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By Sara R. Neel, Senior Staff Attorney & Managing Attorney

People exercising their First Amendment right of free speech are being targeted in Colorado Springs. Over the last several years, the City of Colorado Springs Police Department (CSPD), in cooperation with the FBI, has targeted local activists and organizations using dragnet warrants in retaliation against First Amendment-protected free speech activity. In August 2023, the ACLU of Colorado sued the CSPD and the FBI on behalf of the Chinook Center, a non-profit organization that serves as a hub for progressive activism in Colorado Springs, and Jacqueline “Jax” Armendariz Unzueta, an activist and Chinook Center volunteer. 

During a housing rights march in Colorado Springs in the summer of 2021, CSPD targeted Chinook Center leaders for arrest. Police internally shared pictures of activists in advance of the march, and ultimately ordered the arrest of prominent Chinook Center members for marching in the street, even after the protestors complied with the police’s requests to move onto the sidewalk. CSPD subsequently obtained a warrant to search the Center’s private chats on Facebook messenger without sufficient probable cause to support such a warrant.  

CSPD also arrested Jax, seized her cell phones, laptops and an external hard drive without any justification or probable cause that these devices contained evidence of a crime. Then, CSPD obtained a warrant to copy Jax’s phones and devices and search them for evidence of her political views, her political associations, and her relationship with the Chinook Center. There was no probable cause for this search.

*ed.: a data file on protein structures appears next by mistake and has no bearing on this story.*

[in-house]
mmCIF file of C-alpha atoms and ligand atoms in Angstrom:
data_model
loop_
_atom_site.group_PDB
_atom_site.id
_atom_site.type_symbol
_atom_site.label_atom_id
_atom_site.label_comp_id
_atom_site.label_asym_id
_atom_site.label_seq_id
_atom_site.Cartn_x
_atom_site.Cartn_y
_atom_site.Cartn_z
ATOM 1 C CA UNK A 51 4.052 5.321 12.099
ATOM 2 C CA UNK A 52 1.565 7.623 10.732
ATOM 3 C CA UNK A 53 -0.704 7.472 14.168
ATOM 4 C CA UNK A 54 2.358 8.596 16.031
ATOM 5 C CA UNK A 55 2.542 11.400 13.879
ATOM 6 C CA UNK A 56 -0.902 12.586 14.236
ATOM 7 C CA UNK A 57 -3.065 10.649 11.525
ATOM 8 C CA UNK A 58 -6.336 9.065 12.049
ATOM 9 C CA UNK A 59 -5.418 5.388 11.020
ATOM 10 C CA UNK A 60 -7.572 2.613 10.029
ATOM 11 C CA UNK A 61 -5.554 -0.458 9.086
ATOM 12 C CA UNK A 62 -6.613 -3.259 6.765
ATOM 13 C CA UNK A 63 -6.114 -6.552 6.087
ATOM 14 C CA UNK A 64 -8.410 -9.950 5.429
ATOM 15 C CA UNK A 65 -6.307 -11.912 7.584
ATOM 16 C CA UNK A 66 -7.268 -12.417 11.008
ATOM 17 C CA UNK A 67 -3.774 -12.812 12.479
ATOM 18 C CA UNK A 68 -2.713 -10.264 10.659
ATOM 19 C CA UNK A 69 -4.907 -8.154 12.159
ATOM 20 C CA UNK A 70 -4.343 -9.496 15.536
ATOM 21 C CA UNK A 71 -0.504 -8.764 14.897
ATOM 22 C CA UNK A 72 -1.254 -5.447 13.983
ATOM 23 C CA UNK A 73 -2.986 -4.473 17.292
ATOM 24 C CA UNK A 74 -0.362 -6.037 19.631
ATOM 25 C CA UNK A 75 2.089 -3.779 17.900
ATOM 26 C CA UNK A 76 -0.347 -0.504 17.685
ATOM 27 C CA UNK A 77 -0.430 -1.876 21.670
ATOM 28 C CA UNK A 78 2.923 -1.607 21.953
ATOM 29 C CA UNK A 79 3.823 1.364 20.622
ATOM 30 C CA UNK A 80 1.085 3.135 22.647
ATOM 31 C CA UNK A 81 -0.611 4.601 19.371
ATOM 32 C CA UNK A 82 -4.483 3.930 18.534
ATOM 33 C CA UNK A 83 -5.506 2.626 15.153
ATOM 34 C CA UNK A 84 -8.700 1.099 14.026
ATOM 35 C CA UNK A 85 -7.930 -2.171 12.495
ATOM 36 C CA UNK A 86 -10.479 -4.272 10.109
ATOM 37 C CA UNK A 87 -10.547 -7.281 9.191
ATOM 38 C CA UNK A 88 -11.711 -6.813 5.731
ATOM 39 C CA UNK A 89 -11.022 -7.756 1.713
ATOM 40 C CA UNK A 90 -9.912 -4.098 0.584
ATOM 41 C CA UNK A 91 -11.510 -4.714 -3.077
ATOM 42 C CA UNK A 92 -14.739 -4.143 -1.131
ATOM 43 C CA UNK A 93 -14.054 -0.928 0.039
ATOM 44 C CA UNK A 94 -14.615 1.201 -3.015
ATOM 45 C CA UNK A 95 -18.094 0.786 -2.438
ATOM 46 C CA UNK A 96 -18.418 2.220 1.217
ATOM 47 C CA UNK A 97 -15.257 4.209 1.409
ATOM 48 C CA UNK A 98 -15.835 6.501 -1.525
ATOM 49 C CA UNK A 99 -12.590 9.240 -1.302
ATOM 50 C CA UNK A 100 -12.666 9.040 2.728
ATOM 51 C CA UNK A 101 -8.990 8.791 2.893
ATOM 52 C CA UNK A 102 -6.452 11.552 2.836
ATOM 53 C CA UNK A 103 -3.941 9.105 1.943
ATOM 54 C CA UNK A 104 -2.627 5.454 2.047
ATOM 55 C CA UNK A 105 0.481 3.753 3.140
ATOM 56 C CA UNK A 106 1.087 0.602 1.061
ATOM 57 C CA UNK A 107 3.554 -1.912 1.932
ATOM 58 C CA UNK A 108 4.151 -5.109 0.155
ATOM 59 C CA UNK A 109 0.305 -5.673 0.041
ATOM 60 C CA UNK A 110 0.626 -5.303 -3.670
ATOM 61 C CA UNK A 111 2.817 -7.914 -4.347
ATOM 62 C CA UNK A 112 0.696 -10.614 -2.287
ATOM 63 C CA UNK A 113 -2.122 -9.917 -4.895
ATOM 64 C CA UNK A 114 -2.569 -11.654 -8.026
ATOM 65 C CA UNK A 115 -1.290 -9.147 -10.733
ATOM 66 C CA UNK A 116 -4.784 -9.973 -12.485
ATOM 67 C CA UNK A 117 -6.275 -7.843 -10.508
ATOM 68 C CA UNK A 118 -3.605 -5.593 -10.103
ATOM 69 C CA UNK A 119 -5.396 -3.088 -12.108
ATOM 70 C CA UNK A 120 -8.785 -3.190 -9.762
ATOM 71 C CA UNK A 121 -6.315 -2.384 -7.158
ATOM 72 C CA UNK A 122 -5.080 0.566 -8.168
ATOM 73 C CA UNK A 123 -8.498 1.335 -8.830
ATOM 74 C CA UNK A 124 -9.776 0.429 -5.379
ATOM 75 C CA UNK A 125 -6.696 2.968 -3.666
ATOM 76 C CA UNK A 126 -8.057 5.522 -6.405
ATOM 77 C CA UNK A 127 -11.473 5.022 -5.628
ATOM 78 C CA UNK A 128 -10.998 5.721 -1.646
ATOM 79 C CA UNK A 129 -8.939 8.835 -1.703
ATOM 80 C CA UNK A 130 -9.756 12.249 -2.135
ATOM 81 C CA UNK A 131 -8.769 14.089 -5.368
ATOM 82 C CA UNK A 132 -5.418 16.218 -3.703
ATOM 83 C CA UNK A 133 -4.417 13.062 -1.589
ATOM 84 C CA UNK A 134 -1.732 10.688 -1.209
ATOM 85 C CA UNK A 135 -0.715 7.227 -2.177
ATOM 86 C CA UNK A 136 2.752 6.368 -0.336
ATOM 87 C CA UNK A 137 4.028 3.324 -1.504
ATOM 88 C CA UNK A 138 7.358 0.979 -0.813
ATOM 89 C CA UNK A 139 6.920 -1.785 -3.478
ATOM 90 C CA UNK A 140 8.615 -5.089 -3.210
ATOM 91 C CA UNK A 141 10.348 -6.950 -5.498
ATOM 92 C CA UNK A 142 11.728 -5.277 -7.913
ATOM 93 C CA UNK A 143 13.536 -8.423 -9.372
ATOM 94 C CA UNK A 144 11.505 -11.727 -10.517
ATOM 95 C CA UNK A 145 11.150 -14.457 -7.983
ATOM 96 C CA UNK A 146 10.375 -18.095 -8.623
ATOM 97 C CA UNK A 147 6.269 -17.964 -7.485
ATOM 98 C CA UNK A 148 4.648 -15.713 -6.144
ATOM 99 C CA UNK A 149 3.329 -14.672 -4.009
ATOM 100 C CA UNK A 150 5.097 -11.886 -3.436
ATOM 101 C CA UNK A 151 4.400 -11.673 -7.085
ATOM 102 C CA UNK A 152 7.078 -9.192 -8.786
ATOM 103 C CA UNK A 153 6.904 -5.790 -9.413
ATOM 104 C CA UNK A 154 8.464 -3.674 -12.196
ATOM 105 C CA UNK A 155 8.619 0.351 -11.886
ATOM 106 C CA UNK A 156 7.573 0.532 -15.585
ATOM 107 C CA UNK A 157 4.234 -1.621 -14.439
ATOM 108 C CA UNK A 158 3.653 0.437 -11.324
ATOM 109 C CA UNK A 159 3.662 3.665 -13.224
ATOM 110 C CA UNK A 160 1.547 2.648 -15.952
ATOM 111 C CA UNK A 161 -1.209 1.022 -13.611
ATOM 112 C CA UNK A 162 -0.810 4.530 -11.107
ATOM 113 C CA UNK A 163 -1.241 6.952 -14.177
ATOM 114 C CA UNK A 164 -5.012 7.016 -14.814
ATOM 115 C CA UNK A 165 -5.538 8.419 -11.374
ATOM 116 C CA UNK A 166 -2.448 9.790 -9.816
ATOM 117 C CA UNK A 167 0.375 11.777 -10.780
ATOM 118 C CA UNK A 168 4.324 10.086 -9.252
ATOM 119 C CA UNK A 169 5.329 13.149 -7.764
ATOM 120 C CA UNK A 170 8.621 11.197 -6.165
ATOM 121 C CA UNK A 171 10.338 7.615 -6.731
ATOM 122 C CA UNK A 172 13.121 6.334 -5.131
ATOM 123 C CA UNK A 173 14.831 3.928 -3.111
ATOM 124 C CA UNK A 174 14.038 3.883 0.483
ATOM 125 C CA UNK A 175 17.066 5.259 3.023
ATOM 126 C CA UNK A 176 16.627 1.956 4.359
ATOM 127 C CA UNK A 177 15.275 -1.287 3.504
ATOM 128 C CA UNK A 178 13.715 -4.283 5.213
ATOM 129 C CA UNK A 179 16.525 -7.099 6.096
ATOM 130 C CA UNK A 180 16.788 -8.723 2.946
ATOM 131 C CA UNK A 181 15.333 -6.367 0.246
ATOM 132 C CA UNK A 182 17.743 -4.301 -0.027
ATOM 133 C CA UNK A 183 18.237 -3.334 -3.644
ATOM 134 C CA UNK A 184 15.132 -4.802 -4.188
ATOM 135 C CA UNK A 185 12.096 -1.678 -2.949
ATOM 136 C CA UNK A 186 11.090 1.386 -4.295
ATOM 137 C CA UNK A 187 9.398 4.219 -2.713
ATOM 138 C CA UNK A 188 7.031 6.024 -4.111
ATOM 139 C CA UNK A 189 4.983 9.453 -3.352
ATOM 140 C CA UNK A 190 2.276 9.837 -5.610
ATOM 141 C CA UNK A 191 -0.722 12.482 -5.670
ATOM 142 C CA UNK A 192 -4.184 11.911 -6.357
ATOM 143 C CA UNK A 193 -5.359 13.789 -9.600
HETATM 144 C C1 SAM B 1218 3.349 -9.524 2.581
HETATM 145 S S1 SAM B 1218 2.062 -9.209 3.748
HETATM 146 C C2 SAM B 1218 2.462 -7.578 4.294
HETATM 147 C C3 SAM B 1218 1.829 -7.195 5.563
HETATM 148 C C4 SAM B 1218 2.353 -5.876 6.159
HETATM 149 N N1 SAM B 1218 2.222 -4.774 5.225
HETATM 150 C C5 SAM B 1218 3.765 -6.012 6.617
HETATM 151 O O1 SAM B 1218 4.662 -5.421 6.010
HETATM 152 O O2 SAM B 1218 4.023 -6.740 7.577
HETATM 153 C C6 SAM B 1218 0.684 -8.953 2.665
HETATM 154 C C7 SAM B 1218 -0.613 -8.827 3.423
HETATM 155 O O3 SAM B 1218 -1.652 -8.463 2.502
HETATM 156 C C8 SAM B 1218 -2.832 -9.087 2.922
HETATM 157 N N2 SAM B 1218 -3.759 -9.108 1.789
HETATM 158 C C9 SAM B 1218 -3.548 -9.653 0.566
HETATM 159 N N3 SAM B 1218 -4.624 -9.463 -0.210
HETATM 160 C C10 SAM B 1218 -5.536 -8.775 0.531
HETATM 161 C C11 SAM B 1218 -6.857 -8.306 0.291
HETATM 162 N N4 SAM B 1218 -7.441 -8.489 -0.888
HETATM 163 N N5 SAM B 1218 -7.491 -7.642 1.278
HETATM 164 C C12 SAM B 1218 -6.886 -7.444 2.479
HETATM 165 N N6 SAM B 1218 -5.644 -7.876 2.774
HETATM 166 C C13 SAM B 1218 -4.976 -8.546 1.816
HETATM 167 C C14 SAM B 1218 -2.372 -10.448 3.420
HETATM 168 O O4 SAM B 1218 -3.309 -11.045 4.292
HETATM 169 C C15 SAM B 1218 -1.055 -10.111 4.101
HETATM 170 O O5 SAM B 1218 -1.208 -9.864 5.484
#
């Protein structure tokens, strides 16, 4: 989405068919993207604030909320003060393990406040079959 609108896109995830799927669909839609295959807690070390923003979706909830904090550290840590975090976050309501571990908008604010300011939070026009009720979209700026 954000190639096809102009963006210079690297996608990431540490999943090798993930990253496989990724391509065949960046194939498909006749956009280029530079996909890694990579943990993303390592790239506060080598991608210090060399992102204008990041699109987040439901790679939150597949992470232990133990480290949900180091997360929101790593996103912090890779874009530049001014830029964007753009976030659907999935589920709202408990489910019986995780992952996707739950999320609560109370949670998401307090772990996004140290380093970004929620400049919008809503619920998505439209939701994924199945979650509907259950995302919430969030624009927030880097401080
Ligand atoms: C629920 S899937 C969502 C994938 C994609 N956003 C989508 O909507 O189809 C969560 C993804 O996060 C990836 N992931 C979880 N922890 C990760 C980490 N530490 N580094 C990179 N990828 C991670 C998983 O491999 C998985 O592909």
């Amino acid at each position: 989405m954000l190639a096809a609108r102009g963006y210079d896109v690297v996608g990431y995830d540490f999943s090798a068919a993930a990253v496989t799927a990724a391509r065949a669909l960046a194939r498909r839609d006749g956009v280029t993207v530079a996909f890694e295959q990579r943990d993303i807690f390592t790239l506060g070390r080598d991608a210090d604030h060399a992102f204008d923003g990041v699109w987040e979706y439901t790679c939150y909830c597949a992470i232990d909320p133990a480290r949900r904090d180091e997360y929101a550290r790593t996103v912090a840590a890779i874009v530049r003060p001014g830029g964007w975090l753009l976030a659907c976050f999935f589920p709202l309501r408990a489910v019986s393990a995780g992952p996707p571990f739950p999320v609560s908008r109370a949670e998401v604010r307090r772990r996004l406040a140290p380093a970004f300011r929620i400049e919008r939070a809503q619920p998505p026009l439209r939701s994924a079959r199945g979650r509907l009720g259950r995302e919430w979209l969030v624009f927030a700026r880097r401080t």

The lawsuit seeks to hold the City of Colorado Springs and the FBI accountable for violating our clients’ First and Fourth Amendment rights by executing dragnet search warrants seeking to find information about their political activities and beliefs. This type of warrant represents a profound threat to an individual’s freedom and liberty. 

After being targeted by law enforcement, Jax and other members of the Chinook Center felt violated and traumatized. They struggled to trust even those closest to them. Nonetheless, they continue to organize their communities for social justice. "This case is about love for my community,” Jax said. “I hope CSPD will never again target, terrorize, and attempt to silence others as they did to me.”